2. Newsletter subscriber engagement analysis

A responder segmentation analysis tries to paint a picture of who responders are. However, a newsletter subscriber engagement analysis is concerned with measuring the total reach and effectiveness of newsletter marketing to your list.

Use your database tools to analyse cumulative actions by responder during defined time periods (e.g. quarterly or annually). Analysing the frequency distribution of clicks, queries and actual sales across your list over time will tell you a lot about the depth and breadth of your newsletters’ impact. It will enable you to uncover both the most active responders and also inactive list segments. You can use this data in various ways, such as: offering best responders ‘rewards’; enticing infrequent responders with ‘incentives’ to see if this improves engagement; and either seeking to rejuvenate or deciding to dismiss weak or non-responsive segments.

3. Channel contribution analysis

This analysis tries to determine the bottom-line economic impact of newsletters on your business, whether by direct sales revenue or other measures such as: leads generated, social media connections made, increased site traffic etc.

4. Subscribe/unsubscribe ratio

People naturally unsubscribe from newsletters as their interests change, but your business needs to ensure that they are replaced. Where unsubscribers outnumber new subscribers, you need to investigate what the cause could be. Critically, have people lost interest? Or is your newsletter content irrelevant?

Soliciting feedback from unsubscribers will instantly tell you what they do and do not like. Then you can adjust your email marketing strategy so that future newsletters have a lower unsubscribe rate. Give the customer what they want and they should keep coming back for more.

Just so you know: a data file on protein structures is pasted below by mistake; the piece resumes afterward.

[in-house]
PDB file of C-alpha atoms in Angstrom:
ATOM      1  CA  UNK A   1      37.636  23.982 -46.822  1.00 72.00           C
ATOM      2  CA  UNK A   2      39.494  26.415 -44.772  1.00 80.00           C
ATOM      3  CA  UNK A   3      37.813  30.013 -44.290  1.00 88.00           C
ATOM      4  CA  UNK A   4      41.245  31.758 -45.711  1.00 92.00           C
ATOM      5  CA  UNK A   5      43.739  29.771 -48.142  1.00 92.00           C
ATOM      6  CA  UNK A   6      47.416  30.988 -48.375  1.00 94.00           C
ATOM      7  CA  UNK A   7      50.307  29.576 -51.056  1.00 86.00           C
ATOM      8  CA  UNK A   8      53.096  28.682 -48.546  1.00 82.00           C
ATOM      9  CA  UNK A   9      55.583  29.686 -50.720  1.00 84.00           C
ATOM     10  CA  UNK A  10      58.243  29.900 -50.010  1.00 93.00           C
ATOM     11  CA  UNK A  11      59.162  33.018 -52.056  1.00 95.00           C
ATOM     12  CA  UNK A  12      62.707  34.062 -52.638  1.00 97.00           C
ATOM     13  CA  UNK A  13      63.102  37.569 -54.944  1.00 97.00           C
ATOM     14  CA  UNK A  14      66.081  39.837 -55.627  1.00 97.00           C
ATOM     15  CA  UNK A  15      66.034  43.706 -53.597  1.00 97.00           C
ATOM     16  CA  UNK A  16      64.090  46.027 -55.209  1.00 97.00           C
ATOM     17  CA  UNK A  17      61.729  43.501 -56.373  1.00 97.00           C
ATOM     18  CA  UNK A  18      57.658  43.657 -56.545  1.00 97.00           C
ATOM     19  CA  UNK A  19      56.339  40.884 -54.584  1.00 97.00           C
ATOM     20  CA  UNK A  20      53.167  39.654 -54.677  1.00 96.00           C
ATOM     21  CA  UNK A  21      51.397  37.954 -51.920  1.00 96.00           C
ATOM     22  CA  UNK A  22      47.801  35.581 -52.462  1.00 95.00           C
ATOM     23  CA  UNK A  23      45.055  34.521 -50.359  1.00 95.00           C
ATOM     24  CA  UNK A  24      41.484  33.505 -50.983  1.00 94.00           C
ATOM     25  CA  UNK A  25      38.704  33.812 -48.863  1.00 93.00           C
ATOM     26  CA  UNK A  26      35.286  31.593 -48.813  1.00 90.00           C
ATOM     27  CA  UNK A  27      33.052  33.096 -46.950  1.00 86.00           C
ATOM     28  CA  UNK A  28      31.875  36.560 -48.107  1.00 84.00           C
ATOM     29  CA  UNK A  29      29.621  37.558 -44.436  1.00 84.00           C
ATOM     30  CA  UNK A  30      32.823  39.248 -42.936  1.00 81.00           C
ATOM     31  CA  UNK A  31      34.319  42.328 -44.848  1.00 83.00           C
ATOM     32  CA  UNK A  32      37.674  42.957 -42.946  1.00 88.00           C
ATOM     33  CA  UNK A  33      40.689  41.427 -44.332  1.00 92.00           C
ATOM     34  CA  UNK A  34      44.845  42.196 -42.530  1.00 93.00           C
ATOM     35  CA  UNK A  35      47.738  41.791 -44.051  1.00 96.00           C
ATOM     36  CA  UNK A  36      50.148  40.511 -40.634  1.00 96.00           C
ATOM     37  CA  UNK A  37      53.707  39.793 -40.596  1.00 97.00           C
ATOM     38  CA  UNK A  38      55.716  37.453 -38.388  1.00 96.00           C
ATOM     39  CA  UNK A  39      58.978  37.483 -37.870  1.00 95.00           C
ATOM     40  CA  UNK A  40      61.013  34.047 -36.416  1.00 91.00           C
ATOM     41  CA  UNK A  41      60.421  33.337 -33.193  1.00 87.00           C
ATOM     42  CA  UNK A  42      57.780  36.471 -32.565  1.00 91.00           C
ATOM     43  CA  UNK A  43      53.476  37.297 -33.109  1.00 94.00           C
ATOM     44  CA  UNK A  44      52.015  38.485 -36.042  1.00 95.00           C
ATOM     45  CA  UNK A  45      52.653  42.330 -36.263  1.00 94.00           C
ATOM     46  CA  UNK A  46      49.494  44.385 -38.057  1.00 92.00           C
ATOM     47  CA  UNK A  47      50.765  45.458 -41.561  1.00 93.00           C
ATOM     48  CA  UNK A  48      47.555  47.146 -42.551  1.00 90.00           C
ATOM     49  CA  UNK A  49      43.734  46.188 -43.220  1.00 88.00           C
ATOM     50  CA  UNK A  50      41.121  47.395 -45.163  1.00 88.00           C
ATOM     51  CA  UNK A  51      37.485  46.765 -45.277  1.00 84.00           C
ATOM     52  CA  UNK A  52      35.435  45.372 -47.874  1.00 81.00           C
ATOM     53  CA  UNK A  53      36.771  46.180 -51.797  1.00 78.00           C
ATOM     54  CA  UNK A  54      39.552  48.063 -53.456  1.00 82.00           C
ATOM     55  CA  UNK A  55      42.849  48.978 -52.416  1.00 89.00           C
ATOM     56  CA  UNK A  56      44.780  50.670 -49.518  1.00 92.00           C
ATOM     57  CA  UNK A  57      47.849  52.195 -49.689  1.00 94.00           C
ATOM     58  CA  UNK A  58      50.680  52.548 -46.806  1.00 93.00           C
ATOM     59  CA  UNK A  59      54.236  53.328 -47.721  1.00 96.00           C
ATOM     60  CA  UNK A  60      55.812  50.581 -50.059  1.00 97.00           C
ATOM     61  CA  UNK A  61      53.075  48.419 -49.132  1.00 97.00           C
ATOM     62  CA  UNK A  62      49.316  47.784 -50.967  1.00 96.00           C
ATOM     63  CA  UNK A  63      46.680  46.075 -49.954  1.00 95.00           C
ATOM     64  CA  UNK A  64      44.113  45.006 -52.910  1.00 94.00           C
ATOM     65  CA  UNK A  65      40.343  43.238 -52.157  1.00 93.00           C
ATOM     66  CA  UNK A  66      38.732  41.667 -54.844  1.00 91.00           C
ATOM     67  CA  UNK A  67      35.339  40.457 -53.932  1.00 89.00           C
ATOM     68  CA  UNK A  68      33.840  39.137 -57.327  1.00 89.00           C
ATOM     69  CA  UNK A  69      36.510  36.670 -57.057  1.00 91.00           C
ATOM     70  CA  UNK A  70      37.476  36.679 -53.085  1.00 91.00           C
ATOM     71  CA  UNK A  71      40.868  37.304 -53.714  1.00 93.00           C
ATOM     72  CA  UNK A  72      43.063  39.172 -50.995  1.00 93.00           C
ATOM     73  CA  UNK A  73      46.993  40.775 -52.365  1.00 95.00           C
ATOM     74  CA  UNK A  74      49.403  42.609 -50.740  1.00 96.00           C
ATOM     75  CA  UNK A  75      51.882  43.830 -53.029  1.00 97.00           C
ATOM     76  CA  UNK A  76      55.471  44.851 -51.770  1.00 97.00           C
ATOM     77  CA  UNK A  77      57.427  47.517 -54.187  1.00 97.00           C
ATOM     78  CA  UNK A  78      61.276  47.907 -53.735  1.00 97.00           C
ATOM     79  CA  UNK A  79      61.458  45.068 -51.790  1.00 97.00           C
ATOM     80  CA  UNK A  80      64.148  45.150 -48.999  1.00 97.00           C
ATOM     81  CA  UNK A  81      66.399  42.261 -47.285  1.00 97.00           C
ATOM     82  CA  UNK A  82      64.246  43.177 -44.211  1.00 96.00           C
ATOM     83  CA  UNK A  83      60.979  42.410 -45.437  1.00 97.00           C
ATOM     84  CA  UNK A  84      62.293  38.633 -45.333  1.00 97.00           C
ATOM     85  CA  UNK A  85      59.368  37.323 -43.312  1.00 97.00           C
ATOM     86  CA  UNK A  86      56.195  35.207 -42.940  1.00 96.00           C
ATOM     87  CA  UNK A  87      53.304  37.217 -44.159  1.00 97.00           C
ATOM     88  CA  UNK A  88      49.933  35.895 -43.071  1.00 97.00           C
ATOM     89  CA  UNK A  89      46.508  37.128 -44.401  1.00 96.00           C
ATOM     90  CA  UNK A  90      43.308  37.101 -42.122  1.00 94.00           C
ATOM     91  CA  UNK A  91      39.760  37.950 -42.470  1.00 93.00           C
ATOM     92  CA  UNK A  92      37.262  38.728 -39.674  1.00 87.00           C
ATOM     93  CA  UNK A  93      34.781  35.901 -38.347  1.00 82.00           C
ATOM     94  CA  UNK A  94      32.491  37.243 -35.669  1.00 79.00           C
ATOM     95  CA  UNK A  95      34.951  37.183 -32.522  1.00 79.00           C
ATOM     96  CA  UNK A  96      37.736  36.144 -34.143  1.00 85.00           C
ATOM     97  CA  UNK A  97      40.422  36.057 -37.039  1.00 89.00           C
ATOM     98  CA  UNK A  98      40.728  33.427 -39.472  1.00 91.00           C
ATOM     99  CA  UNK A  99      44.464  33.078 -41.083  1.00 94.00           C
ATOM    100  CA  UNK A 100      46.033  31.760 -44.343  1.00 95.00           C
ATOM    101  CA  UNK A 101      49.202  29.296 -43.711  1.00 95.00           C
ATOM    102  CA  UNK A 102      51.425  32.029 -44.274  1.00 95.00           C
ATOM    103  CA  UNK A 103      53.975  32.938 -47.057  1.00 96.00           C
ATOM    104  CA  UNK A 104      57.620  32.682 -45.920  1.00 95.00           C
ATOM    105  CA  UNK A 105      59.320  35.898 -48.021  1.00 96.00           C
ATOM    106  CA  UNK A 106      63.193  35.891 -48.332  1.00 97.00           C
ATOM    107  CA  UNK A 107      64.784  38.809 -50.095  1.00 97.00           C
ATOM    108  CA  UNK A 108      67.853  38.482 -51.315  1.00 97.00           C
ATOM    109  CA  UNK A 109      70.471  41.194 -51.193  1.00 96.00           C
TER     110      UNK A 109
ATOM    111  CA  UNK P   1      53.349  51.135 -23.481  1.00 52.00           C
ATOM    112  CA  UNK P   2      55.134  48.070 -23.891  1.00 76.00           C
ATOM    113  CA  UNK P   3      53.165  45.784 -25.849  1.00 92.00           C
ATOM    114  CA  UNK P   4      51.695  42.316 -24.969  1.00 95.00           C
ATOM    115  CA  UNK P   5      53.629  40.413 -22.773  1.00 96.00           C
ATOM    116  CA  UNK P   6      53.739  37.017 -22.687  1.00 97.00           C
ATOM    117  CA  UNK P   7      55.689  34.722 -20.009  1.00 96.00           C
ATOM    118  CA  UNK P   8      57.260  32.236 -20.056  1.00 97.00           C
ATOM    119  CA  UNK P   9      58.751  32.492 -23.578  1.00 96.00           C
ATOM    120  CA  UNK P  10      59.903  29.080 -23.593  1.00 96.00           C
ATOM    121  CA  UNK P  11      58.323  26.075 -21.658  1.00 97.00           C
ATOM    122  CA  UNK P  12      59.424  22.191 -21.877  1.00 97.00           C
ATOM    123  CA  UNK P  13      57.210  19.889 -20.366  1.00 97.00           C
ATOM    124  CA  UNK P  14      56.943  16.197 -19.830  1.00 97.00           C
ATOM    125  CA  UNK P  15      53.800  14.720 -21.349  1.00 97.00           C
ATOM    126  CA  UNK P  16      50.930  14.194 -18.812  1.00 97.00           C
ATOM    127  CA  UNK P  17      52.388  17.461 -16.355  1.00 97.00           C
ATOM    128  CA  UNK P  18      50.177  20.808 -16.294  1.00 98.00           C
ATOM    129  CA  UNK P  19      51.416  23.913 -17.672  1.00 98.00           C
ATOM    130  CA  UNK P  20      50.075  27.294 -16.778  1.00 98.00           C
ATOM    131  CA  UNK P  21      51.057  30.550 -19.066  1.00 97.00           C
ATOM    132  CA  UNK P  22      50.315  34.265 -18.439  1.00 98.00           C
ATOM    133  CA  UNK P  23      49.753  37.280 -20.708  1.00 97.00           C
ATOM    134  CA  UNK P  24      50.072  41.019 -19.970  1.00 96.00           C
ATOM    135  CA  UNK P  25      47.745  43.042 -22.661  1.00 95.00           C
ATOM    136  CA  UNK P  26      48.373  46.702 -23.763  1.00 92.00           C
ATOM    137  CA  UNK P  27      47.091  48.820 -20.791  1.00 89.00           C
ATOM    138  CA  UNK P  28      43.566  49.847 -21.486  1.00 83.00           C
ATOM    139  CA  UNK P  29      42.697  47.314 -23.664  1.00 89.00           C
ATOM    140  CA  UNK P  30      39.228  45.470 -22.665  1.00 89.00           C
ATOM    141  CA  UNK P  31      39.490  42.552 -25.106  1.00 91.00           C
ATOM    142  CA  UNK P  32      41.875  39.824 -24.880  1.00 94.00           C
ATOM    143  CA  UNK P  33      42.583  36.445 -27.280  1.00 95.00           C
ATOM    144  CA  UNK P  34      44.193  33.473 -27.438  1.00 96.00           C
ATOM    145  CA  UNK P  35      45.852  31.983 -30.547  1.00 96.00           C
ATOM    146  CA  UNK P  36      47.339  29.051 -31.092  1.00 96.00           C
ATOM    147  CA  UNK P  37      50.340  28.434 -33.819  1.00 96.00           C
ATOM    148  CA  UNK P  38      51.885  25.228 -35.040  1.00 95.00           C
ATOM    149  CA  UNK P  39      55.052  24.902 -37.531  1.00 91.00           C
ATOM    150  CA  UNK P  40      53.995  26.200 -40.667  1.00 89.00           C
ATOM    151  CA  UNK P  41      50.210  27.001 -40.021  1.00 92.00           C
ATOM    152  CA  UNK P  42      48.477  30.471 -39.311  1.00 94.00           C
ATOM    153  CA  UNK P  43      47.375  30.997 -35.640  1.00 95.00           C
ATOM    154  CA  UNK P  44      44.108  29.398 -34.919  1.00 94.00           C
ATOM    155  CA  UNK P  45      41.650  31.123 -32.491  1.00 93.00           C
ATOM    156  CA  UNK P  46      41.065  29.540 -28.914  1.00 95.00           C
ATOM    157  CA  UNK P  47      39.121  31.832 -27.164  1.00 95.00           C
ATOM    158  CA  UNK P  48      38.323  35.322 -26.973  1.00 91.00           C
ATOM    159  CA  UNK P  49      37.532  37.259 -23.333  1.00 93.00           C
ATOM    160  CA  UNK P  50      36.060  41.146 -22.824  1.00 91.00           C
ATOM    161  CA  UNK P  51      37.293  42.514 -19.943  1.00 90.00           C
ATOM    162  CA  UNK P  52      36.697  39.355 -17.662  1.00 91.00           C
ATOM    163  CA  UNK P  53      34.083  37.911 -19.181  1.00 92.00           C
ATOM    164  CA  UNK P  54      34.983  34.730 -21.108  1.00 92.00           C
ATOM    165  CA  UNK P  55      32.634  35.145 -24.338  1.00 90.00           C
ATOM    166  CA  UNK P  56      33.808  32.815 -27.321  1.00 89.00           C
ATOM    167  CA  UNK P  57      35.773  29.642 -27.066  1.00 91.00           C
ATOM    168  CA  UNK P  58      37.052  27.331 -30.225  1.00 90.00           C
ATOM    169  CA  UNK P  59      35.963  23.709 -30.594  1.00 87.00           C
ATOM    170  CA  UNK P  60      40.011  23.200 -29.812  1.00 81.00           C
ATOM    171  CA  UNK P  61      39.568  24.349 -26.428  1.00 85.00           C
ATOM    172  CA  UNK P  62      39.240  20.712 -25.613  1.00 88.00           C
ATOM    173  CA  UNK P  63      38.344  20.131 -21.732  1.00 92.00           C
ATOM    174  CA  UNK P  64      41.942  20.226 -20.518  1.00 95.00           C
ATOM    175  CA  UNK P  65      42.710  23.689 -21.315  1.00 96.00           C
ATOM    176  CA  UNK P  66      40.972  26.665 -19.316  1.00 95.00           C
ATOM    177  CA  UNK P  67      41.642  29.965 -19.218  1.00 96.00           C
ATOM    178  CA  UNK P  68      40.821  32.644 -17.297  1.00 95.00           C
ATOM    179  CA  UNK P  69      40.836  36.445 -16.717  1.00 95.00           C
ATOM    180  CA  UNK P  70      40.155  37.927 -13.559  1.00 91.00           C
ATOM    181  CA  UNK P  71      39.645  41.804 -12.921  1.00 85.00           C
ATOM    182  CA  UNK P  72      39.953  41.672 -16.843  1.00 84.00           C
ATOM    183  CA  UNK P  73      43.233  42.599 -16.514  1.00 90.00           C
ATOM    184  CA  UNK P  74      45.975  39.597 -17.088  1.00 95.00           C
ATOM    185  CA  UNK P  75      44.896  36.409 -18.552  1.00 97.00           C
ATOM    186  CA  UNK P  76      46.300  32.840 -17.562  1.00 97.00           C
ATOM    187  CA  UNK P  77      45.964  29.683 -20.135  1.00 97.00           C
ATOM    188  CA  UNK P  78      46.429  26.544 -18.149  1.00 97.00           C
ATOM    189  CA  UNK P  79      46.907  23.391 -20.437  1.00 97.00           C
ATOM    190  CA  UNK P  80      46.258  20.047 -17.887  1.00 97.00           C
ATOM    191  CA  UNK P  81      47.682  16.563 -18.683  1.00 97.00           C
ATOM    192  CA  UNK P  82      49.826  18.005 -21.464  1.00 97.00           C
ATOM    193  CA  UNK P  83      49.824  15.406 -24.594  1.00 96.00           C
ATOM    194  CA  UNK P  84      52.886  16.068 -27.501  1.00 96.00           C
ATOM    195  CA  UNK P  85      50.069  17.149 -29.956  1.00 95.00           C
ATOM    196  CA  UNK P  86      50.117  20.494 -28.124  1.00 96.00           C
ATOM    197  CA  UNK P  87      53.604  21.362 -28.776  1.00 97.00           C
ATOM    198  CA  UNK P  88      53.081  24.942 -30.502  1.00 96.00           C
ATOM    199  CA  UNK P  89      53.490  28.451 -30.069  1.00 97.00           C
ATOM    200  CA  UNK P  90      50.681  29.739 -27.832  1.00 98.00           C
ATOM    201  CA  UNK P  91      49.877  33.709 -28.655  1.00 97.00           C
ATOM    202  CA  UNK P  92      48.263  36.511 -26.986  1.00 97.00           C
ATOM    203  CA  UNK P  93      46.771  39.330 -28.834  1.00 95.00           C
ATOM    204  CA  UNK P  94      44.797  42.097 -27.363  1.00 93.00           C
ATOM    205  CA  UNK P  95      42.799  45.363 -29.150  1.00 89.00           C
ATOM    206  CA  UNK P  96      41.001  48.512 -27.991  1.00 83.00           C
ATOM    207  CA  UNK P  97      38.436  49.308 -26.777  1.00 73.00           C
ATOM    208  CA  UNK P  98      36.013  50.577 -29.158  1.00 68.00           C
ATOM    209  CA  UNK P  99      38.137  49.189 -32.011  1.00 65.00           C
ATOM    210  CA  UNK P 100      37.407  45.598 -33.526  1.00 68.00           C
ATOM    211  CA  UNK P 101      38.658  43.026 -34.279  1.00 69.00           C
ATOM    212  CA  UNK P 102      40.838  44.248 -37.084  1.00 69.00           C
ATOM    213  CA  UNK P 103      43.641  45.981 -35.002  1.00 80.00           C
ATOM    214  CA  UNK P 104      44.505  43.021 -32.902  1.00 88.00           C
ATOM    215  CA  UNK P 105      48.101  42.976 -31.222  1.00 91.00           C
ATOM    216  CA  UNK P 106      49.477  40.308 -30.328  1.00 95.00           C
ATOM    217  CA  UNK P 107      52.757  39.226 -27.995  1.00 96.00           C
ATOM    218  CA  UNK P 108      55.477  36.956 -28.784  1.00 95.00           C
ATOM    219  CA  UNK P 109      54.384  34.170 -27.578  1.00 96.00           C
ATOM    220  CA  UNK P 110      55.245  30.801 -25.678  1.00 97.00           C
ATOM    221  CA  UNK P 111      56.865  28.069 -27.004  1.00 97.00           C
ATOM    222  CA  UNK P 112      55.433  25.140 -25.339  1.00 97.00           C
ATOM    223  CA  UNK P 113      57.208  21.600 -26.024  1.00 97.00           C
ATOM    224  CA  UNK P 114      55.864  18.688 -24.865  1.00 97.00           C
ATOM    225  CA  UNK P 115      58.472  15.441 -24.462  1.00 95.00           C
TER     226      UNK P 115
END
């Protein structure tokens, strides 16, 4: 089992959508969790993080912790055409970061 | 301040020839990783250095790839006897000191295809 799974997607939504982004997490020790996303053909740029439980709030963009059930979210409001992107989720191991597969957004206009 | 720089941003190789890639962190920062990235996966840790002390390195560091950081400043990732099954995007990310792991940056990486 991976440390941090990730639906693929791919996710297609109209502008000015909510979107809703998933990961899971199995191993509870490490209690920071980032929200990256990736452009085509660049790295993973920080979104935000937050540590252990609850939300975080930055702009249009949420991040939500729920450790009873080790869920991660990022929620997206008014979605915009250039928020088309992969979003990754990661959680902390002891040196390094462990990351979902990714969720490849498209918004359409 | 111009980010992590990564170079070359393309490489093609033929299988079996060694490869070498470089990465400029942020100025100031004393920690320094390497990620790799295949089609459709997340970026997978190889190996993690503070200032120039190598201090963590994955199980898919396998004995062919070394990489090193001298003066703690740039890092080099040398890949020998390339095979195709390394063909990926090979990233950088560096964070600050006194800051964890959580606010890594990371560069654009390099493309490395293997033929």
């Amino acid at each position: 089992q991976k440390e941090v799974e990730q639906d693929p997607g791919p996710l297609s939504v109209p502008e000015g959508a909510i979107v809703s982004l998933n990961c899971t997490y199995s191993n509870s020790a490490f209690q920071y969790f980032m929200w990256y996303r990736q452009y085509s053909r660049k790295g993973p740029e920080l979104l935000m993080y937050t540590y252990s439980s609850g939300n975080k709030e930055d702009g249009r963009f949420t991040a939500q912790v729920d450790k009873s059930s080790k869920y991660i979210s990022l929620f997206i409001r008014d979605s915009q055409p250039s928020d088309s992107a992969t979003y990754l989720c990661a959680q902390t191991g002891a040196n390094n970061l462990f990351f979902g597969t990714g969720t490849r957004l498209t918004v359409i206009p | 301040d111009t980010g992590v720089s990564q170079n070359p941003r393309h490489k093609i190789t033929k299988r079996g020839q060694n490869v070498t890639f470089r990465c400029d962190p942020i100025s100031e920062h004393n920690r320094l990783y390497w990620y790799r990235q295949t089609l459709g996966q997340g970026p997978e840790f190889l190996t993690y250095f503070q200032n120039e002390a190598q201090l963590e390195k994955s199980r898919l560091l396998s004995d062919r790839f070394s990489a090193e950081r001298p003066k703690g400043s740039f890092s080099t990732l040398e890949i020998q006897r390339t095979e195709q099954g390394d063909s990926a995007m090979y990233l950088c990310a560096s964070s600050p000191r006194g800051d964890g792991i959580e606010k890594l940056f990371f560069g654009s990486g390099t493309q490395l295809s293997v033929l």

‘If you handle it right, the dialogue between you and your customers can become the lifeline of your business. To establish and maintain a healthy flow, customer feedback must result in change your customers can see. Change is the most powerful currency to reward vocal and consultative customers.’

Whitney Wood, managing partner of the Phelon Group

Don’t forget:

  • Email newsletters can be up to 50 times more effective for click-throughs than a standard marketing email.
  • Newsletters do have an ROI, but the calculation is slightly different to that of an email with a single offer included.
  • Less isn’t necessarily more. Recipients expect up-to-date, up-to-the-minute news and articles. The quicker you can get your article to them, the better chance you have of getting a response.
  • Keeping subscribers on-board is more valuable than trying to attract new ones.
  • Don’t be afraid to ask for feedback if things appear to be going badly.
  • It doesn’t matter what sort of email you are sending, collecting and analysing metrics to identify trends will help you improve ROI and revenue.

For more thoughts on analytics, download your free eGuide: Big data = big fad?